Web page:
What is Pilates? A Beginner’s Guide to Becoming a Pilates Pro | Vital Pharmacy Supplies

New to Pilates? Here’s everything you need to know before trying this full-body strengthening workout

Nervous about signing up for your first Pilates class? It’s really not as scary as you think. In fact, the whole program was designed back in the 1920s by Joseph Pilates, a physical trainer who developed the low-impact exercise to strengthen muscles and improve postural alignment and flexibility. 

But what is Pilates?

Pilates moves tend to target the core, although the exercises work other areas of your body as well — they also help to support the joints, spine and pelvis. So, anyone who suffers with back pain, Pilates is an excellent way to improve your back strength. Pilates can make a big difference by focusing on just a few selected movements and working often, a little at a time.

But it’s not just designed for those who suffer with pain or long-term injuries (although it really is great for post-injury rehabilitation), Pilates can be tailored to all fitness levels, ages, as well as pregnant and post-natal women. It’s low impact and joint-friendly, and if you want to up the ante, it can even be made into a decent cardio session to burn a few extra calories.

Keen to get started? We spoke to fitness guru and personal trainer Jess Neill, from JN Fit, to find out everything you need to know. Get ready to roll out your mat and strike a Pilates pose…

Is Pilates similar to yoga?

It’s a common misconception that Pilates is similar to yoga; and this couldn’t be further from the truth. Yoga is a practice based on spirituality; designed to connect the mind, body and spirit through movement and breathing which dates back to ancient India. Pilates was designed as a specific physical system of movements by an anatomist in the early 20th Century, to help prevent injuries and rehabilitate people with injuries.

Do I need to be fit to start?

No! The beauty of Pilates is that absolutely anyone can do it. A good instructor will be able to structure a class so that there are movement levels even the most beginner person can perform (or will make it clear before you sign up if the class is for advanced levels).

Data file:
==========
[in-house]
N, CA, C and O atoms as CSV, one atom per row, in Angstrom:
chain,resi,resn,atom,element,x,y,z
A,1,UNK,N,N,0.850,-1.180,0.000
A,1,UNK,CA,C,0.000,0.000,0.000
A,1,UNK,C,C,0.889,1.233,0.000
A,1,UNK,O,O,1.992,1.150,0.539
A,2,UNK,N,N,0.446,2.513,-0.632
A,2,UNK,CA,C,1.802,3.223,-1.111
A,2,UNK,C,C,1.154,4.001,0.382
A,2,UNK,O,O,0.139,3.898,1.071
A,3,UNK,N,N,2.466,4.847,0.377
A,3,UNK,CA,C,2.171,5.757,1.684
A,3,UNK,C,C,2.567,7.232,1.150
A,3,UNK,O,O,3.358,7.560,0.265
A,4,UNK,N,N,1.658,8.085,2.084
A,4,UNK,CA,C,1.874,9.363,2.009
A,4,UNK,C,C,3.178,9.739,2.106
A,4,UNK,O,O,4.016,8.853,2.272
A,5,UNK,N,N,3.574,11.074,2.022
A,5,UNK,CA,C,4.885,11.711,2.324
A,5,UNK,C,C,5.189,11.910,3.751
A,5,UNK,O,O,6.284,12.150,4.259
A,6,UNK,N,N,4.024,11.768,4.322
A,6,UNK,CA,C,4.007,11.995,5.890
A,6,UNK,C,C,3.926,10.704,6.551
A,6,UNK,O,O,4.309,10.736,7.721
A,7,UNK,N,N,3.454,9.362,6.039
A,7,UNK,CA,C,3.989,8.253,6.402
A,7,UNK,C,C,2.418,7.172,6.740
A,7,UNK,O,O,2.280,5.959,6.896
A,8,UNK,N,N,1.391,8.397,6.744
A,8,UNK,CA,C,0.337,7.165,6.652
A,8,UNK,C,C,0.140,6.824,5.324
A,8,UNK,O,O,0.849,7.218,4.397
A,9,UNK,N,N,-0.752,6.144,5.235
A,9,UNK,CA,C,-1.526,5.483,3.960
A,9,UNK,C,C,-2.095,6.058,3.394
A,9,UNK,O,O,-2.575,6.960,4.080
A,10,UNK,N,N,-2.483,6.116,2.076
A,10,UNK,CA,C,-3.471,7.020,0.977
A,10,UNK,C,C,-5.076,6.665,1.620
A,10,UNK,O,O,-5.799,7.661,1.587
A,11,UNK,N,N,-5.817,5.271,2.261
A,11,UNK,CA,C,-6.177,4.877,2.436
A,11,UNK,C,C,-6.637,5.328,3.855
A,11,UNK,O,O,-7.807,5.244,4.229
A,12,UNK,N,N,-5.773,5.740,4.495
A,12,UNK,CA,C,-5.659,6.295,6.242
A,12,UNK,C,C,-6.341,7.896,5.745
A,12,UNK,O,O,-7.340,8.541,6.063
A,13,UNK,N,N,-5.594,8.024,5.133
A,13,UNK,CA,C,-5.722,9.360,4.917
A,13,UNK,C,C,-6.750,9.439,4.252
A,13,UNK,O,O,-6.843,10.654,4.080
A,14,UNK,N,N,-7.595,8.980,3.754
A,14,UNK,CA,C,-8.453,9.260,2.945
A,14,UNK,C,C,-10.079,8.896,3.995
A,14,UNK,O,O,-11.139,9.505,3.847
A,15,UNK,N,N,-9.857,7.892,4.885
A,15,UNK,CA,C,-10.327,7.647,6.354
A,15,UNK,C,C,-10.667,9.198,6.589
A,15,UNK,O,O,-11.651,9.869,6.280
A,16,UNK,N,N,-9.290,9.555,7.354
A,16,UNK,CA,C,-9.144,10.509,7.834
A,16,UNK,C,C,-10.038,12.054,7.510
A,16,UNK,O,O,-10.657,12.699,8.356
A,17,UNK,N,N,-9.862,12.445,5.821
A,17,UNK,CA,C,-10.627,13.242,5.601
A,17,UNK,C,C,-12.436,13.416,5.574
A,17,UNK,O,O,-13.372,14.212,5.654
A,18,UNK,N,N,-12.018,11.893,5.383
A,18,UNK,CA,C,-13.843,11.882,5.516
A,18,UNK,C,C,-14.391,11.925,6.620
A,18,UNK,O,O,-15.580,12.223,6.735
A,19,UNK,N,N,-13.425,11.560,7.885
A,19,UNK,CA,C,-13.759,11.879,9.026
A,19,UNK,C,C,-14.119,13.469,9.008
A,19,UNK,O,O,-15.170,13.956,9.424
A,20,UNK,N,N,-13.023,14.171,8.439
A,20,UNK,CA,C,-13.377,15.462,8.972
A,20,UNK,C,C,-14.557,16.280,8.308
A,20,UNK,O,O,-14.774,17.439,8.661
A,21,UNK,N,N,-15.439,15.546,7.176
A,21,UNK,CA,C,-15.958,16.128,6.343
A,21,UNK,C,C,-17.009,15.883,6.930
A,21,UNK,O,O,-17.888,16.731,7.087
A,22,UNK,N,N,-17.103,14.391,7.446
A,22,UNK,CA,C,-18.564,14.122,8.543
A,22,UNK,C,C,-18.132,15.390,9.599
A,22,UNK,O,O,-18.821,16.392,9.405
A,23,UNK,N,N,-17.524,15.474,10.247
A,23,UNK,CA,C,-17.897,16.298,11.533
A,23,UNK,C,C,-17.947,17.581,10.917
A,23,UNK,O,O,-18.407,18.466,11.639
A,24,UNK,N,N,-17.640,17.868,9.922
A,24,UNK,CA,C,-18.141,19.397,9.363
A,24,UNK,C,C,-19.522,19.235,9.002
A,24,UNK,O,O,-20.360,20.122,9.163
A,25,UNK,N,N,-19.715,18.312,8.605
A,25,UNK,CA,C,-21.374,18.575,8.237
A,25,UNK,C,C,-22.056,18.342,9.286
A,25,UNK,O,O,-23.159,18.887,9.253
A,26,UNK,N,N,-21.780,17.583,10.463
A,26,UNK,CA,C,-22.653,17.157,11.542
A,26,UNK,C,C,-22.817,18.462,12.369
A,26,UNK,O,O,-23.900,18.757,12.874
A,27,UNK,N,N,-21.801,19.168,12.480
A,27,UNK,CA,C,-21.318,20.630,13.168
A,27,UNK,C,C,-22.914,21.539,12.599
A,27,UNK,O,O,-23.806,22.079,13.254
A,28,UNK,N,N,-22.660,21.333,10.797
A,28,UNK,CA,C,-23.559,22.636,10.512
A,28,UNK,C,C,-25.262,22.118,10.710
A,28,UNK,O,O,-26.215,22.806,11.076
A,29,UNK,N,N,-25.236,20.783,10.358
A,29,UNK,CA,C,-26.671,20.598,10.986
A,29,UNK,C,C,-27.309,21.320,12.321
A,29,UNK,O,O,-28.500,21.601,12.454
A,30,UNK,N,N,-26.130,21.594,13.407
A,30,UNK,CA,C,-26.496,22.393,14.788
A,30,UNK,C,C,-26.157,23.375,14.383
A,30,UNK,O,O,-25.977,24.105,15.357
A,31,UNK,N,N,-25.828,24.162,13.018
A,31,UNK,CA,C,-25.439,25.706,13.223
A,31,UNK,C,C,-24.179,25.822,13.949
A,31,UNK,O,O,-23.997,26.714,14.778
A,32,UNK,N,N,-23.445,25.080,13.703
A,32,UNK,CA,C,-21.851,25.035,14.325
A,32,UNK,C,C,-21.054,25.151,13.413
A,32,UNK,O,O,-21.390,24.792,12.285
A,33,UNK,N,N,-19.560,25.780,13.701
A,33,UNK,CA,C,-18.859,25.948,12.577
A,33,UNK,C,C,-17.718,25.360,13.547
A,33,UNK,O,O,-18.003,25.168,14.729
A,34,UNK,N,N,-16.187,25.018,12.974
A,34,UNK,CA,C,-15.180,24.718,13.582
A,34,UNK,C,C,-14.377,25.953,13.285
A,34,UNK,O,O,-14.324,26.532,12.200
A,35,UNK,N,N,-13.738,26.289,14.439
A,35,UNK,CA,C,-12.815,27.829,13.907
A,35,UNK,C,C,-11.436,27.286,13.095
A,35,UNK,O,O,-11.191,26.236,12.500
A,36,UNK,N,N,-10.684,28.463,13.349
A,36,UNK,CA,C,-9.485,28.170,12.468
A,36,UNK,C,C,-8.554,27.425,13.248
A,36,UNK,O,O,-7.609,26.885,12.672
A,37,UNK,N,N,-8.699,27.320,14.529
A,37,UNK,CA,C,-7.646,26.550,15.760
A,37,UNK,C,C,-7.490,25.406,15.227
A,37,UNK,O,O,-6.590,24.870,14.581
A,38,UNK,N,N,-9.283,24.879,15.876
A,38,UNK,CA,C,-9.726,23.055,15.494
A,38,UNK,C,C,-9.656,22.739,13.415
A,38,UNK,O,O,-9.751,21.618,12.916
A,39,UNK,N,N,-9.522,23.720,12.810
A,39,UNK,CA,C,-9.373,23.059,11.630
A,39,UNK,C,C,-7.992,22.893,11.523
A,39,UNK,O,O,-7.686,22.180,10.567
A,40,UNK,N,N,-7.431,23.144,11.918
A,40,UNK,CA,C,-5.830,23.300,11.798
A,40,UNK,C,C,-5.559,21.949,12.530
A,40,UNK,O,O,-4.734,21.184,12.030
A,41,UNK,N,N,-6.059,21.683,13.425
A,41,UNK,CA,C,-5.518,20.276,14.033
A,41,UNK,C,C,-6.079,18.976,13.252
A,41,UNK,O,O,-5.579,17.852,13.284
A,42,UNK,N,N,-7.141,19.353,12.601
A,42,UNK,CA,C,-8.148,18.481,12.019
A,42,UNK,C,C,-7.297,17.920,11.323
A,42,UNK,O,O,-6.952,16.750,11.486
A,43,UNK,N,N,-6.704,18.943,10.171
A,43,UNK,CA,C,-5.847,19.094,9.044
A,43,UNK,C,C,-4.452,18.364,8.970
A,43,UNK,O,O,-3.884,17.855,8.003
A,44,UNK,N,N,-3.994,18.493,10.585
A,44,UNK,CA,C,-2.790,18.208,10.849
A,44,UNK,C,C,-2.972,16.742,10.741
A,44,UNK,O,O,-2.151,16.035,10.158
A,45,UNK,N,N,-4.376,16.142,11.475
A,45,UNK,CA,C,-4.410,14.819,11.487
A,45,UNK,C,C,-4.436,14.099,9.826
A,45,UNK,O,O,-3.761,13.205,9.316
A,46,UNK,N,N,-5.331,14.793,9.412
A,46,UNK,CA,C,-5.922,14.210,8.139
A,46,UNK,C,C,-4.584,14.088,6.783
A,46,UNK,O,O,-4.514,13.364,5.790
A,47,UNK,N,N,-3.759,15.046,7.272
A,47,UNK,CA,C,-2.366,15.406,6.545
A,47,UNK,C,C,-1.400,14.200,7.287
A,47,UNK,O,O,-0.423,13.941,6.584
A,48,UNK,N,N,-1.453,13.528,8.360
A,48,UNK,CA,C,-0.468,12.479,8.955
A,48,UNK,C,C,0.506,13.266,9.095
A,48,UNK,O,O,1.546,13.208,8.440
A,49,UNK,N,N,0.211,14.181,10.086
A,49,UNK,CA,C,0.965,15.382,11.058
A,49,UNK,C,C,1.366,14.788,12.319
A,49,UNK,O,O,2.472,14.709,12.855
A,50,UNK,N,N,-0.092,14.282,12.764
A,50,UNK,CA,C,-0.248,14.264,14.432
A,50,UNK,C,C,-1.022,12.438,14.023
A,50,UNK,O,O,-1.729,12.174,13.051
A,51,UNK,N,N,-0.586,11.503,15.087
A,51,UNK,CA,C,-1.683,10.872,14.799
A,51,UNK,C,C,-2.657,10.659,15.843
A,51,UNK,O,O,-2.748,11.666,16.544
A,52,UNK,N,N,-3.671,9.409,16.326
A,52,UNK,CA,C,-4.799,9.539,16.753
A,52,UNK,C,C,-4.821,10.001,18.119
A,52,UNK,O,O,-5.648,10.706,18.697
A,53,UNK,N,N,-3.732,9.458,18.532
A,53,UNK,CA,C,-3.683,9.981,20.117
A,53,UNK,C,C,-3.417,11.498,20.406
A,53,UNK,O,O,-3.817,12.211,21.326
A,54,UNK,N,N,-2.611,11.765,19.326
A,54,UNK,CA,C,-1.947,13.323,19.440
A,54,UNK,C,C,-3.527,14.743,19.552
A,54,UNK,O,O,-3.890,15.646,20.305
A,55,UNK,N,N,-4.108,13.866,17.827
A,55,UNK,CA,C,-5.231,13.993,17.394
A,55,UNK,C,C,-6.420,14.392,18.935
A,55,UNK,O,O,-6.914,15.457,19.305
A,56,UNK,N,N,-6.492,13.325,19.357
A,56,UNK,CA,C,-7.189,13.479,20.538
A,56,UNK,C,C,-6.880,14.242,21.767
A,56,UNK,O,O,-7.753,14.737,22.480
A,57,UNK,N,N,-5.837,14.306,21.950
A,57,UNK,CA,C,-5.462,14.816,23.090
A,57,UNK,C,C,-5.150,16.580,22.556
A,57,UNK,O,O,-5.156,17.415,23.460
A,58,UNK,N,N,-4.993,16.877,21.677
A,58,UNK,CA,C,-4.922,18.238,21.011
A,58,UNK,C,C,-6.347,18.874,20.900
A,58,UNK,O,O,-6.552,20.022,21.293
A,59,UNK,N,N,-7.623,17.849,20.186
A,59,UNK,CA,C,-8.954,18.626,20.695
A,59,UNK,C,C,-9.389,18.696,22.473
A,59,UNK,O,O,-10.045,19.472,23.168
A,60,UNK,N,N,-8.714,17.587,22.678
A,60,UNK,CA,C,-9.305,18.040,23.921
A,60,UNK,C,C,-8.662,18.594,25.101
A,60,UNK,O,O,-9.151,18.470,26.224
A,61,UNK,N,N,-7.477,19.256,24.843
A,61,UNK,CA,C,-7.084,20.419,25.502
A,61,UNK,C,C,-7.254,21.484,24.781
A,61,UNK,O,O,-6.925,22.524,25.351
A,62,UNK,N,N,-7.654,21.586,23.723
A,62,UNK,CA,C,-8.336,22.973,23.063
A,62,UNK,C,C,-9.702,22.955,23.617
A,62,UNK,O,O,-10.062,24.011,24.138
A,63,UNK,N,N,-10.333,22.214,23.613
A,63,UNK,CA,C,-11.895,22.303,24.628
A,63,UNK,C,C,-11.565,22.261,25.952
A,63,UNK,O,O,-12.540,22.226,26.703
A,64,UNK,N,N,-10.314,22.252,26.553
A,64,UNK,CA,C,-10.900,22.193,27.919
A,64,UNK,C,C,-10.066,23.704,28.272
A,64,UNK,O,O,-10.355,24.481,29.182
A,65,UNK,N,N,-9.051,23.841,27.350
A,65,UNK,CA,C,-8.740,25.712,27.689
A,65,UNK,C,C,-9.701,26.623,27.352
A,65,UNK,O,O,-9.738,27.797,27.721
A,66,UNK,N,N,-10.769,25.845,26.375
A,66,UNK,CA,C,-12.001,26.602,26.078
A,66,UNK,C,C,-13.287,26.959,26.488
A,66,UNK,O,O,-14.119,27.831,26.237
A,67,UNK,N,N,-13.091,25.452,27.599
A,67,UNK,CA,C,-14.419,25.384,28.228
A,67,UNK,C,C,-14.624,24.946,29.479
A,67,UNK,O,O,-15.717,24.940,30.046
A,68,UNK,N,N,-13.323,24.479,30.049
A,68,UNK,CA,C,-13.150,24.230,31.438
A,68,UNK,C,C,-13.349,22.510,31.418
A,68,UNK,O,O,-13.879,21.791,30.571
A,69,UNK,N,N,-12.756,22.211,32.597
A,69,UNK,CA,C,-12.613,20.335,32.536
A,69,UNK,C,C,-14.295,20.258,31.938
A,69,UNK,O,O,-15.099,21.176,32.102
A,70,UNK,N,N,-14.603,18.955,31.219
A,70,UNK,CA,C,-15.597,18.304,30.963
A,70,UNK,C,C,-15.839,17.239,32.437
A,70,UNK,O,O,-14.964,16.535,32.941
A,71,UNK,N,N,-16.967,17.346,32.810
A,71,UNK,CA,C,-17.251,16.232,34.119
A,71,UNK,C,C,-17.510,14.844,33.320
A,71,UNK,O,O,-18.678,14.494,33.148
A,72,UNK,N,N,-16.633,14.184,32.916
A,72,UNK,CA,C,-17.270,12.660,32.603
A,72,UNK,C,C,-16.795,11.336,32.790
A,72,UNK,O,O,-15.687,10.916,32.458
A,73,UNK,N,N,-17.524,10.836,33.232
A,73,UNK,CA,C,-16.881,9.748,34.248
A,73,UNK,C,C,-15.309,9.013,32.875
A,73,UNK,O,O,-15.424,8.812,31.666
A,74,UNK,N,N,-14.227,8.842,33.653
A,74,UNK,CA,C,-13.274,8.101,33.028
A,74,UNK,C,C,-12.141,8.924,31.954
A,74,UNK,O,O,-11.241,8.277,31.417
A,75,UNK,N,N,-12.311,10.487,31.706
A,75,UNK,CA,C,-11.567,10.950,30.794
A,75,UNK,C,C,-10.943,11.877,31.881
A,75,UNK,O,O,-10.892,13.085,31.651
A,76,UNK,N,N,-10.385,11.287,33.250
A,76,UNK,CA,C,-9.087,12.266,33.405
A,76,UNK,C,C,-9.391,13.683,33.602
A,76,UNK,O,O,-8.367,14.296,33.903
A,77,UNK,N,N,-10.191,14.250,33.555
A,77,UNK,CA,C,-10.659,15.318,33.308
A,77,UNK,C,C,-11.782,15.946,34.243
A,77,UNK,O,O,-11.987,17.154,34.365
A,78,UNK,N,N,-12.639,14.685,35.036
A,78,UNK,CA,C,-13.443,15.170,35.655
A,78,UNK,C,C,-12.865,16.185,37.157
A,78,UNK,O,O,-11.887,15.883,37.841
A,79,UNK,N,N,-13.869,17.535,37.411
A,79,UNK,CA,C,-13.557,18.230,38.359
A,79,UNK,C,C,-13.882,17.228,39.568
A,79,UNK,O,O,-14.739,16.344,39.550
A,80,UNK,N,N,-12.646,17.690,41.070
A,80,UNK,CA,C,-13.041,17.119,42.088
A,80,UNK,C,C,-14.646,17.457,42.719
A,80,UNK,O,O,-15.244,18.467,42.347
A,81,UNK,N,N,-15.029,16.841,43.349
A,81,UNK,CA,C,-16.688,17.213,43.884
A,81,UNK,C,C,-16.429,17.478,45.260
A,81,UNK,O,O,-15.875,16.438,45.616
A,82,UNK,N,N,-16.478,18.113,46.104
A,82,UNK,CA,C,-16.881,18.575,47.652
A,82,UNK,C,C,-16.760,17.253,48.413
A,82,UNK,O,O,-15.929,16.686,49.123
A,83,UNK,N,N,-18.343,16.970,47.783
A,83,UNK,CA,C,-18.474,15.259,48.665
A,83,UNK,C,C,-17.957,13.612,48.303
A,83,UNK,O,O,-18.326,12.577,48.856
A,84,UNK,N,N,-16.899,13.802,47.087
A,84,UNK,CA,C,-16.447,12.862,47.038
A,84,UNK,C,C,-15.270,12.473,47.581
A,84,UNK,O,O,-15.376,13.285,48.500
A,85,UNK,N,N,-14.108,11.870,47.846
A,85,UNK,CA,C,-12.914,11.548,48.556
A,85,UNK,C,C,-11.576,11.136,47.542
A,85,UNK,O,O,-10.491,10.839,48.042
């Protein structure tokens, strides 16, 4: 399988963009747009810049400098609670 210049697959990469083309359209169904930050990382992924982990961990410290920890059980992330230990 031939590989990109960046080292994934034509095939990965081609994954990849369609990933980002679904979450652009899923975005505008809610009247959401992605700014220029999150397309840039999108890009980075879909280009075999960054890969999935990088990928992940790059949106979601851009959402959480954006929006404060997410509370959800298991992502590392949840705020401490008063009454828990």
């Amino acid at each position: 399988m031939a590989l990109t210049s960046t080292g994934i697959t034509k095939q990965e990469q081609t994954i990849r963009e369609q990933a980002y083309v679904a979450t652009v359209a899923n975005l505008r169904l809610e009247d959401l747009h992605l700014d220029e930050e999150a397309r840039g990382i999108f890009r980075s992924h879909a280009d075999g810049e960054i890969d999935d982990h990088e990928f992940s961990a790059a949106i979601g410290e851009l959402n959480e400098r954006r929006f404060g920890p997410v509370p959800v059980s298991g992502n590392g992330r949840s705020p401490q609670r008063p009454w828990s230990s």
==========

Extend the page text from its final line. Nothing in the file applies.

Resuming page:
For anyone with knee or back issues, the gentle and low impact nature of Pilates means that most movements will feel manageable (and could even help reduce symptoms). It can be a challenging workout even for advanced athletes. In fact, many athletic facilities have their athletes engage in Pilates for joint health nowadays, and most physiotherapists use Pilates movements to help their patients recover from surgeries and accidents.

Reformer vs. Mat

The two most common forms of Pilates are mat and reformer. Both classes essentially follow the same structure and types of movements, but a reformer class includes a machine that provides various levels of resistance to the movements, whereas mat, you have to provide the resistance yourself.

Where to start

Even if you have a decent level of fitness to start with, I suggest starting with at least a few level 1 mat classes (I have one on my website for free). These classes use nothing but bodyweight to perform the movements. They’re gentle, slow and more descriptive than other classes. It’s important to take the time to learn the fundamentals, breathing, bracing and pelvic floor activation before jumping in to a more challenging class. The whole point of Pilates is to coordinate the muscles of your core, diaphragm and pelvic floor to work in harmony with the rest of your body as it moves, and in my experience, even the strongest people need more practice of these things.

What to expect in a class

Most Pilates classes run through series of exercises that focus on one muscle group at a time. These begin at a basic level, working through the breathing techniques and core work, and then slowly morph into harder versions of the same kind. This is great because it means everyone can work up to the level that feels safe for them, and eventually will feel themselves progressing to the harder movements. You can expect to see significant strength changes in just weeks with consistent practice!

Now you're a Pilates pro, you can book into your first Pilates exercise class. Or if you're still feeling a bit nervous, try our at-home workouts to ease yourself into it. We've also got some great back pain and bodyweight workouts for you to try too. Enjoy! 
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